Also called: Mids, middle shelf, regs, Reggie, beasters, B+, work, and more
Medium-quality cannabis is where most domestically-grown US cannabis lands on the quality scale. Northern states also see an influx of mids and regs from commercial Canadian cannabis, known as Beasters or BC Buds (though the influx is starting to dwindle now that the US is shifting towards legal access).
Mids can be identified by their spectrum of green hues and the presence of colorful pistils. Solid middle shelf genetics showcase purple tinge, moderate flavor profiles, and sugary trichomes. Seeds and stems are minimal-to-none, but the buds can suffer from a number of quick-to-market techniques like improper flushing of nutrients, quick curing methods, and sloppy trim jobs. Pricing for middle quality is somewhat standardized based on your region, and oftentimes bulk discounts become available when buying more than a ¼ or ½ oz at a time.
Experiences with Reggies can vary across the board, but generally if the genetics are strong, the resulting effects are potent and enjoyable. Unstable genetics or stressful environments can cause hermaphrodite plants that begin to show both sexes. These partially-formed seeds are often referred to as bananas for their elongated shape and yellow hues.
Examples of High-Quality Cannabis Buds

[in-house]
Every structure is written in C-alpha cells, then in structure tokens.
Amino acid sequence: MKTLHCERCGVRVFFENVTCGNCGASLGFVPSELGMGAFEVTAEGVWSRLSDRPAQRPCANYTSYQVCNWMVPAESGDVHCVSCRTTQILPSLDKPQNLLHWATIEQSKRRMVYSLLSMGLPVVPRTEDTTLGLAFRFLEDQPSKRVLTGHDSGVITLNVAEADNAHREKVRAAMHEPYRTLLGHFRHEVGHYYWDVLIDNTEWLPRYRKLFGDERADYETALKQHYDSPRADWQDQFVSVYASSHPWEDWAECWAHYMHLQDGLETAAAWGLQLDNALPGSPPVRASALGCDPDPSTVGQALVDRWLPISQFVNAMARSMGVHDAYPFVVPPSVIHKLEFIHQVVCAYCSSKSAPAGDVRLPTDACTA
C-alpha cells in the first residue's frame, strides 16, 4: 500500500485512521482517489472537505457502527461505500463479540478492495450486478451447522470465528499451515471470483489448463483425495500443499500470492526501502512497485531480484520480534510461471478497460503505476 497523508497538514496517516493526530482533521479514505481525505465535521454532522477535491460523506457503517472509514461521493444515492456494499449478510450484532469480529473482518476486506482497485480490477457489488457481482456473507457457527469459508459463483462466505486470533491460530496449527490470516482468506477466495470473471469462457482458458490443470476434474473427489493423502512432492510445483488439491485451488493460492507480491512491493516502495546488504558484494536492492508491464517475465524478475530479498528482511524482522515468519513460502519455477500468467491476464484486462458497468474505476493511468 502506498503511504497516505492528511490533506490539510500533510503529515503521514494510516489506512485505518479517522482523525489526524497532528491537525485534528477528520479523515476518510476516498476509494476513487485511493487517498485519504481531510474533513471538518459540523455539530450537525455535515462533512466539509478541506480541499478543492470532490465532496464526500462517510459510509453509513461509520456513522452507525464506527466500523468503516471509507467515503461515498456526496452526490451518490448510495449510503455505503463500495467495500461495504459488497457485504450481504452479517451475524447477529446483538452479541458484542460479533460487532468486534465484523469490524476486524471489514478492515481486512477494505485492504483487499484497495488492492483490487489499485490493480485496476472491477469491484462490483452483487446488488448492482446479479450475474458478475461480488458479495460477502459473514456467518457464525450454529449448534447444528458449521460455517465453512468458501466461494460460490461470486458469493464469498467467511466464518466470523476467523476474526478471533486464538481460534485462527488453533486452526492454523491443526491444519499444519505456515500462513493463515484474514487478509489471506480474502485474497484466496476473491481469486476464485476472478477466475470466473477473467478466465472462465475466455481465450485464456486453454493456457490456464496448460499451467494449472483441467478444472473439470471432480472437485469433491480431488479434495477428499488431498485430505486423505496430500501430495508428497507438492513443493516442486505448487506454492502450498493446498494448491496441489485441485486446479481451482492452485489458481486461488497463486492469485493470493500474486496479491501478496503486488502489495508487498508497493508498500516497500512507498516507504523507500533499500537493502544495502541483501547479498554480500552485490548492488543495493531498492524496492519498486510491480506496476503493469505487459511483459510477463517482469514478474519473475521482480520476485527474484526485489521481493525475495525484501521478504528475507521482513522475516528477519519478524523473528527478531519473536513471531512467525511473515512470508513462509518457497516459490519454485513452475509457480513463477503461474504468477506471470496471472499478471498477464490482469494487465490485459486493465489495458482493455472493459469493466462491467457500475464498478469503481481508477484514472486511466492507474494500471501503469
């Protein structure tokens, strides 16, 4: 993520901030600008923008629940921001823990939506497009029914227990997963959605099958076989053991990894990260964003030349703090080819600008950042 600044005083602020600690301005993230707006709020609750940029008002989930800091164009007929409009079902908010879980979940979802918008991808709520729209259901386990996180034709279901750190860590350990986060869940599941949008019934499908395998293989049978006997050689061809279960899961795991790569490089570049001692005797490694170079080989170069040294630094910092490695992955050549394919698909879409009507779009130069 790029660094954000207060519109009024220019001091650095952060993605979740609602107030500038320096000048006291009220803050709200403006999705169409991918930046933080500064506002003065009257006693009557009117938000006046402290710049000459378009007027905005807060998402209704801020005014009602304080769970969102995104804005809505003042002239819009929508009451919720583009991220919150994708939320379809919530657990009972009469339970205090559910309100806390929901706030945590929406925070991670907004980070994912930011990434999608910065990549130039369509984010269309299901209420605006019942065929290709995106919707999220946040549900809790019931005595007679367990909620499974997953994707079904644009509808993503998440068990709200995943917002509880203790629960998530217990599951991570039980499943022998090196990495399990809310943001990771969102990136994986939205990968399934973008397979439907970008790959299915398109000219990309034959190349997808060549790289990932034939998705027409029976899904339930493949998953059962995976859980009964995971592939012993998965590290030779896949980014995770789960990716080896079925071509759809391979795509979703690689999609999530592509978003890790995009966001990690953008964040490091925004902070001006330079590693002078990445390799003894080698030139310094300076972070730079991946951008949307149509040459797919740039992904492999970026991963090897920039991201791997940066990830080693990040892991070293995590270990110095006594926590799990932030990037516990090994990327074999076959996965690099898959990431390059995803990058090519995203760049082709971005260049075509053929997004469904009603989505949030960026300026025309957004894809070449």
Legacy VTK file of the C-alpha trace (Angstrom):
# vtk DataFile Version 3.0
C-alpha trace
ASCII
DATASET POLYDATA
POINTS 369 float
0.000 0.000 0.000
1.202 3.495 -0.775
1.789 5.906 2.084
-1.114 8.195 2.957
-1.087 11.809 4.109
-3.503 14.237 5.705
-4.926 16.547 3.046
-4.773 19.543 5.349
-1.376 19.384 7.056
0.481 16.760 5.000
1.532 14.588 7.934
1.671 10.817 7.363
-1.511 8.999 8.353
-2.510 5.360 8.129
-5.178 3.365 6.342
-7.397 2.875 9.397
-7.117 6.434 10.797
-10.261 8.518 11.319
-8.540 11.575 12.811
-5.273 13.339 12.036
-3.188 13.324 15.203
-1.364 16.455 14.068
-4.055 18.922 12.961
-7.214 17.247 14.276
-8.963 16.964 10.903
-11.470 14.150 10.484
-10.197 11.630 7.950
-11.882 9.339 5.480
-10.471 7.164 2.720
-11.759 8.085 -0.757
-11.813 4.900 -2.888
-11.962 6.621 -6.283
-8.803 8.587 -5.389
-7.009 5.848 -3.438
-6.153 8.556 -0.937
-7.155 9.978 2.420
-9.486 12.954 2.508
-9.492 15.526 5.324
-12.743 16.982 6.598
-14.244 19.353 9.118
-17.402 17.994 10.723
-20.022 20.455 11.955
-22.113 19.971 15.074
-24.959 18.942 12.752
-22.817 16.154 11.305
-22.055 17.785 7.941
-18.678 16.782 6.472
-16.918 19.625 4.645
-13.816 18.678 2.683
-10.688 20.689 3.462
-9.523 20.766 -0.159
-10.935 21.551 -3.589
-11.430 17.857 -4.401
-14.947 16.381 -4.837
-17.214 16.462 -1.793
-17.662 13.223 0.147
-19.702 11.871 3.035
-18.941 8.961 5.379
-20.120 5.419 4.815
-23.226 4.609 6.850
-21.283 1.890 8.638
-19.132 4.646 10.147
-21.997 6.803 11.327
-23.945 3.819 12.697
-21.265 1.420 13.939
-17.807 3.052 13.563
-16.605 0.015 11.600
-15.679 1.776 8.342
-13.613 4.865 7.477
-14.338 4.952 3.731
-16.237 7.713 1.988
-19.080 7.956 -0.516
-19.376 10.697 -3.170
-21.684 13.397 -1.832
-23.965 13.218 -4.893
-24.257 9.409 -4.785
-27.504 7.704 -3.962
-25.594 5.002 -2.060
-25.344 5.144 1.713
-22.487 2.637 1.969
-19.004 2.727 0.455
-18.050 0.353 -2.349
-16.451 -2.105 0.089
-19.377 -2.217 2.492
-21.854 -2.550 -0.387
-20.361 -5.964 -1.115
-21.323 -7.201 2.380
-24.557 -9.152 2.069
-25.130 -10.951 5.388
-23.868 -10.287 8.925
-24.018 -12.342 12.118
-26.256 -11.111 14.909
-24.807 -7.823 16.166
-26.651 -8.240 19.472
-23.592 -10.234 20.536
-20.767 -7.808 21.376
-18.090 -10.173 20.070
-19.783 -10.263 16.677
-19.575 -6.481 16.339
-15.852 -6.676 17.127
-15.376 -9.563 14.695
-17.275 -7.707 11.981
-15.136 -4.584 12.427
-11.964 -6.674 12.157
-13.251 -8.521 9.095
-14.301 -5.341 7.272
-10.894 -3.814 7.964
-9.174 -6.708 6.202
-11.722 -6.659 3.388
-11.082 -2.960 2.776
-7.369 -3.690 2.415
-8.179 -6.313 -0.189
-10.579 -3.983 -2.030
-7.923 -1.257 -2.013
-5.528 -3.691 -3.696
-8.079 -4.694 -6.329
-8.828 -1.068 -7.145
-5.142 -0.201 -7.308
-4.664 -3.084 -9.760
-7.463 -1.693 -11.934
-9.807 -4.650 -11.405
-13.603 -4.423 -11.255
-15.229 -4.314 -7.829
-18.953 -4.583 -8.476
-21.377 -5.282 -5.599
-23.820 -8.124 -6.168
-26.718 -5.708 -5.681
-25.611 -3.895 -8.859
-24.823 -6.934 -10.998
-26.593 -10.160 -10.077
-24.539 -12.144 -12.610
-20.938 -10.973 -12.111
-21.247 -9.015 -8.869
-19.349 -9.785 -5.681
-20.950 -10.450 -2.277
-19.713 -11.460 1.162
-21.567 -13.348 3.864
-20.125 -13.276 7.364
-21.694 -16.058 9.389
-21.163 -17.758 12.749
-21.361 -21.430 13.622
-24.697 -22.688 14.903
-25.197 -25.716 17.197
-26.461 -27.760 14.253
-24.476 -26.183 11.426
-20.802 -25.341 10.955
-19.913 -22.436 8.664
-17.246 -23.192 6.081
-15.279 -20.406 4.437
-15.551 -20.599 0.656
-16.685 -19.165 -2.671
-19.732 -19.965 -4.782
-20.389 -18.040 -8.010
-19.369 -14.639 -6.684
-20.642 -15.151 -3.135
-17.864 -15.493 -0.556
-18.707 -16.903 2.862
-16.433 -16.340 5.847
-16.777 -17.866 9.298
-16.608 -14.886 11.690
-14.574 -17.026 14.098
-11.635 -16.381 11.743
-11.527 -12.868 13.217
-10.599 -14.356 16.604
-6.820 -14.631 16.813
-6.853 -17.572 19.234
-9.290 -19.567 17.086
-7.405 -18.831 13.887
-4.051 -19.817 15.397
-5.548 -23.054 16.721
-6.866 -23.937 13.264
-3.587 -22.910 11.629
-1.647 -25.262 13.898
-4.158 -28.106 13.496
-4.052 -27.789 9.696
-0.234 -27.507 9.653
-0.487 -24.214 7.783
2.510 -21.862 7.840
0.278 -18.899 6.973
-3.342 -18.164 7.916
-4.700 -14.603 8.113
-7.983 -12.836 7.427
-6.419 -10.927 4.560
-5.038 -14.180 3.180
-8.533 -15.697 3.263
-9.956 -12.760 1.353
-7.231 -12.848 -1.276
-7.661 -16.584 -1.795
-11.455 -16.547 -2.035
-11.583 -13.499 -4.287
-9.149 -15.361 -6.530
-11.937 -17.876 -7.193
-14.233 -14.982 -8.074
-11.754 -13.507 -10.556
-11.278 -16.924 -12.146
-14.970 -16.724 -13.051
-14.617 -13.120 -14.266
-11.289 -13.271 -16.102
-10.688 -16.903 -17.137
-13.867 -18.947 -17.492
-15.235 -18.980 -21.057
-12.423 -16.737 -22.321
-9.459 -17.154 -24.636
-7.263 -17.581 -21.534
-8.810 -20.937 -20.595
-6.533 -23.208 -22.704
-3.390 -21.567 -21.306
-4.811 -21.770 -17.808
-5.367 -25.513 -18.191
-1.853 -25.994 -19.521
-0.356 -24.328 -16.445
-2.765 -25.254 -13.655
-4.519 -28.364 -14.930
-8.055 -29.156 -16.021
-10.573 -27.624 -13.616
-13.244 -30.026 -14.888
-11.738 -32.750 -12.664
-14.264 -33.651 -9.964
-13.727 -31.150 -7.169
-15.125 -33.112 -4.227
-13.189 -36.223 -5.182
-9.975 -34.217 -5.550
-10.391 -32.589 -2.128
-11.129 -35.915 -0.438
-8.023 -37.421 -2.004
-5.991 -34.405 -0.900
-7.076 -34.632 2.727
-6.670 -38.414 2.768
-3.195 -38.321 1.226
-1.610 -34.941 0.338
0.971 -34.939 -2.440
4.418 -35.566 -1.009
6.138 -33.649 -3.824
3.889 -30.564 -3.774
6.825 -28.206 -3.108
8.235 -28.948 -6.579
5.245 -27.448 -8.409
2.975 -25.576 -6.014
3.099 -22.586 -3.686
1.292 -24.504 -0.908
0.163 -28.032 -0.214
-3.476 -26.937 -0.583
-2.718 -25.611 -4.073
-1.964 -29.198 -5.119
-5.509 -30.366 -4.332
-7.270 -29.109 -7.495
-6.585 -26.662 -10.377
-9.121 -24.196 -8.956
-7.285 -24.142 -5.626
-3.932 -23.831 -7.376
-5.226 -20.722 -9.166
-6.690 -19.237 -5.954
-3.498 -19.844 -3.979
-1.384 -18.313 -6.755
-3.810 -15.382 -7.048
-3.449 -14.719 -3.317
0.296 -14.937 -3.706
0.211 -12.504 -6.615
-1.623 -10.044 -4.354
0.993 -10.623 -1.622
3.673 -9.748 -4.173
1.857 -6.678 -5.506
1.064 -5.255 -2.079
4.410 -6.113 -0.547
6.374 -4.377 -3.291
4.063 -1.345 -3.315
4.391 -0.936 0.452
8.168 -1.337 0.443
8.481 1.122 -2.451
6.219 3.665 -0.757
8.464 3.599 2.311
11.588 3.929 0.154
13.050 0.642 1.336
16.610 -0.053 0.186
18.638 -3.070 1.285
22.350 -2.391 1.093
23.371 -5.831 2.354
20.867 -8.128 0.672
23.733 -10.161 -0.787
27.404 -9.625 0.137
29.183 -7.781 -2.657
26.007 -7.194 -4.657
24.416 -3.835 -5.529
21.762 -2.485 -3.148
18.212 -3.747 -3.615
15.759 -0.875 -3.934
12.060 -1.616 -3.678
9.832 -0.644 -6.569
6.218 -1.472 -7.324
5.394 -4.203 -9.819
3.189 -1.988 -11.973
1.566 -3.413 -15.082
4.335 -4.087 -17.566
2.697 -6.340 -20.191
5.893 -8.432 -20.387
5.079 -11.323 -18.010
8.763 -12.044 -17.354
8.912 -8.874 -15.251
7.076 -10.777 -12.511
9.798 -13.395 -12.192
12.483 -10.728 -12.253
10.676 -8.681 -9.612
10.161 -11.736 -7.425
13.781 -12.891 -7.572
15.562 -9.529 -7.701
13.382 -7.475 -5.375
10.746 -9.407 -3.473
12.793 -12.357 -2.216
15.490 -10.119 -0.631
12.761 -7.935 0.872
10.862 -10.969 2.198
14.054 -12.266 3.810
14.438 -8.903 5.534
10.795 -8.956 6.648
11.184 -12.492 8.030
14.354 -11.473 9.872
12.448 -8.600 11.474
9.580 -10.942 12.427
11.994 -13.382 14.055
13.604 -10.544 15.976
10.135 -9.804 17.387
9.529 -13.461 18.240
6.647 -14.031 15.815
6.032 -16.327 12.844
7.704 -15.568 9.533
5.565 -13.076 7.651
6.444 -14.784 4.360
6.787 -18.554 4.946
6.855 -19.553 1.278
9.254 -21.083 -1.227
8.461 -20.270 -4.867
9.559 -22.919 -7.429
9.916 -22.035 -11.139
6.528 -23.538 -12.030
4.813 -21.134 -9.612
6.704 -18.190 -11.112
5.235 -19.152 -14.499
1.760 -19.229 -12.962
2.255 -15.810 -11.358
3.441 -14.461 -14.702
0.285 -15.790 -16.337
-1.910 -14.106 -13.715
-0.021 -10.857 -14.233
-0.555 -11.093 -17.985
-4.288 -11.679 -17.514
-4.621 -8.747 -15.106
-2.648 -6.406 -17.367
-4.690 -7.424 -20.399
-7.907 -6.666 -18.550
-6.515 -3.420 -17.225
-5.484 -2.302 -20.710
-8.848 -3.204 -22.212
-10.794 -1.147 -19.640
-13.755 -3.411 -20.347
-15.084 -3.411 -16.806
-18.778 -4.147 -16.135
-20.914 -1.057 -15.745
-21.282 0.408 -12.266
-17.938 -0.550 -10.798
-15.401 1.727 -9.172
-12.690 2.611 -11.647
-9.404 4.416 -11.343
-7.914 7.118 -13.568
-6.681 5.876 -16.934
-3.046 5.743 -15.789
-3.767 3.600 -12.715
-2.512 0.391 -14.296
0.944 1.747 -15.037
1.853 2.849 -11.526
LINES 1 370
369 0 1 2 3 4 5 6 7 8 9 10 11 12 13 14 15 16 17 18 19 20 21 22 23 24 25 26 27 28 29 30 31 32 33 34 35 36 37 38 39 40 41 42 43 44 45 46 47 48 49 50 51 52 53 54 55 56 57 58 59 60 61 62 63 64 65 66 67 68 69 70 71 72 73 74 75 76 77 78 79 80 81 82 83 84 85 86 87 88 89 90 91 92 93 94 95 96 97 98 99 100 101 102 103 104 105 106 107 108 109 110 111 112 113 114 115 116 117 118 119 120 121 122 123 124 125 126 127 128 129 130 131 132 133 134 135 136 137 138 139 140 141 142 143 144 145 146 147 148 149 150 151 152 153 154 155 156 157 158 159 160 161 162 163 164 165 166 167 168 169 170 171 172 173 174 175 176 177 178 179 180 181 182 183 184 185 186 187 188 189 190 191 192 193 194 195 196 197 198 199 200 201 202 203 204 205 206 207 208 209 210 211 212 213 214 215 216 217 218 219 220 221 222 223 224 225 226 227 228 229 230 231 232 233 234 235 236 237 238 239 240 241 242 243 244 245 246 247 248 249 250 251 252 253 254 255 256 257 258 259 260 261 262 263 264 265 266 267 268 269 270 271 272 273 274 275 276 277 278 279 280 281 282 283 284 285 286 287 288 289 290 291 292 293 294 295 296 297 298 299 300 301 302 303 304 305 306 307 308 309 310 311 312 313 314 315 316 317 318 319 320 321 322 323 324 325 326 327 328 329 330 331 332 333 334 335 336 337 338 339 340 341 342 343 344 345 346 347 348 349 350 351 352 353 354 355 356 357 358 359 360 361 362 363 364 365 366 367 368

Also called: Fire, primo, top shelf, loud, kill, chronic, dank, headies, flame, kine, kind, and a host of other regional naming trends
Everybody claims to have high-quality cannabis in stock, but how can you tell for yourself?
The first thing you should know is that top-shelf buds will stand out in a sea of green. Besides the diverse spectrum of colors that premier genetics show, the amazing quality and complex aromas of truly dank weed will scream “pick me!” The nickname “loud” is used for this exact reason, because the pungent flavors are often too much to contain and can draw attention to those who have it, especially when trying to be discreet. Truly outstanding cannabis has no price cap — it can be considered a luxury item like fine wine and, depending on the laws where you live, prices can reach extreme levels.
First-class cannabis will have a thick coat of sugary resin that contains the cannabinoids and terpenes, giving the plant its powerful effects and captivating flavors. Advanced potency and flavor profiles provide a diverse range of effects and individual experiences that amplify the consumer’s connection to the cannabis plant. The buds themselves are typically dense and chunky, thick from advanced CO2 levels during the flowering cycle and other innovative growing techniques.
The harvesting, drying, and curing methods used by the grower can greatly influence the end result. Truly dank herb should be sticky from the frosting of trichomes without being moist or wet. When ground, it should break apart without becoming a pile of dust, and when burnt, it should leave behind white ash (black ash is a signal that there is excess moisture in your flowers).
Proper trimming is paramount to true connoisseurs, allowing each cola and nug to be showcased and perfectly framed. If top-shelf cannabis appears leafy, it’s most often because the sugar leaves surrounding the buds are covered with trichomes too precious to discard. Seeds are extremely rare to find in the finest-quality cannabis, so if you uncover one in your stash, keep it for your own garden (providing you can legally grow in your state, of course).